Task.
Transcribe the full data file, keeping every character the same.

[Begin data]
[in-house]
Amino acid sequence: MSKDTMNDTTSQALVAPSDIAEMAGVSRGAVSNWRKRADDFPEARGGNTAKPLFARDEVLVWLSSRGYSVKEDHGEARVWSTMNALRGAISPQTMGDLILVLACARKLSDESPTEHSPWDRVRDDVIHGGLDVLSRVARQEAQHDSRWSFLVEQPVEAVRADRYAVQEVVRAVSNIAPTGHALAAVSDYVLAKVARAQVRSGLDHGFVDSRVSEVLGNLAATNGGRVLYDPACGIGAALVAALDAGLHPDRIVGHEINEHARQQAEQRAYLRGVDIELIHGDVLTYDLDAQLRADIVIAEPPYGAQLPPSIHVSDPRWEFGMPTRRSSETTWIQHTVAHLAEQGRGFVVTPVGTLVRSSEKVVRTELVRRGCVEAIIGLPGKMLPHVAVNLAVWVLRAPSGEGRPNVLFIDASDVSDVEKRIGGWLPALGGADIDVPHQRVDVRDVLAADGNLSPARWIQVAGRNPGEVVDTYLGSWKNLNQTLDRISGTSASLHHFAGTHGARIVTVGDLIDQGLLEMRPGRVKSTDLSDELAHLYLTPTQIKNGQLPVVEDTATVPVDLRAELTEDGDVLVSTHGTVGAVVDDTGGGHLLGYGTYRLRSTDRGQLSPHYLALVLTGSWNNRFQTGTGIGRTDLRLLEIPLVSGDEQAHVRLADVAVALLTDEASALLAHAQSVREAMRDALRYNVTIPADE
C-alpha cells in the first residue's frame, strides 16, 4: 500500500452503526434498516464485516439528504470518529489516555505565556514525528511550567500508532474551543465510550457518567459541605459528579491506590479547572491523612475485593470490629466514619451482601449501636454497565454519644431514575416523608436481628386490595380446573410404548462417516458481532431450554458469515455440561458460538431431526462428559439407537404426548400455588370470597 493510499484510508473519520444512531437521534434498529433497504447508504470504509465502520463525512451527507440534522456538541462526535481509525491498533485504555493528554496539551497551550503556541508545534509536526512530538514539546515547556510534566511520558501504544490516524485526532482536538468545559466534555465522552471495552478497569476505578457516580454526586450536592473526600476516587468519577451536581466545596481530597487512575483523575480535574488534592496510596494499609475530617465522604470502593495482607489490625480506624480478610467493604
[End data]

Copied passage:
[in-house]
Amino acid sequence: MSKDTMNDTTSQALVAPSDIAEMAGVSRGAVSNWRKRADDFPEARGGNTAKPLFARDEVLVWLSSRGYSVKEDHGEARVWSTMNALRGAISPQTMGDLILVLACARKLSDESPTEHSPWDRVRDDVIHGGLDVLSRVARQEAQHDSRWSFLVEQPVEAVRADRYAVQEVVRAVSNIAPTGHALAAVSDYVLAKVARAQVRSGLDHGFVDSRVSEVLGNLAATNGGRVLYDPACGIGAALVAALDAGLHPDRIVGHEINEHARQQAEQRAYLRGVDIELIHGDVLTYDLDAQLRADIVIAEPPYGAQLPPSIHVSDPRWEFGMPTRRSSETTWIQHTVAHLAEQGRGFVVTPVGTLVRSSEKVVRTELVRRGCVEAIIGLPGKMLPHVAVNLAVWVLRAPSGEGRPNVLFIDASDVSDVEKRIGGWLPALGGADIDVPHQRVDVRDVLAADGNLSPARWIQVAGRNPGEVVDTYLGSWKNLNQTLDRISGTSASLHHFAGTHGARIVTVGDLIDQGLLEMRPGRVKSTDLSDELAHLYLTPTQIKNGQLPVVEDTATVPVDLRAELTEDGDVLVSTHGTVGAVVDDTGGGHLLGYGTYRLRSTDRGQLSPHYLALVLTGSWNNRFQTGTGIGRTDLRLLEIPLVSGDEQAHVRLADVAVALLTDEASALLAHAQSVREAMRDALRYNVTIPADE
C-alpha cells in the first residue's frame, strides 16, 4: 500500500452503526434498516464485516439528504470518529489516555505565556514525528511550567500508532474551543465510550457518567459541605459528579491506590479547572491523612475485593470490629466514619451482601449501636454497565454519644431514575416523608436481628386490595380446573410404548462417516458481532431450554458469515455440561458460538431431526462428559439407537404426548400455588370470597 493510499484510508473519520444512531437521534434498529433497504447508504470504509465502520463525512451527507440534522456538541462526535481509525491498533485504555493528554496539551497551550503556541508545534509536526512530538514539546515547556510534566511520558501504544490516524485526532482536538468545559466534555465522552471495552478497569476505578457516580454526586450536592473526600476516587468519577451536581466545596481530597487512575483523575480535574488534592496510596494499609475530617465522604470502593495482607489490625480506624480478610467493604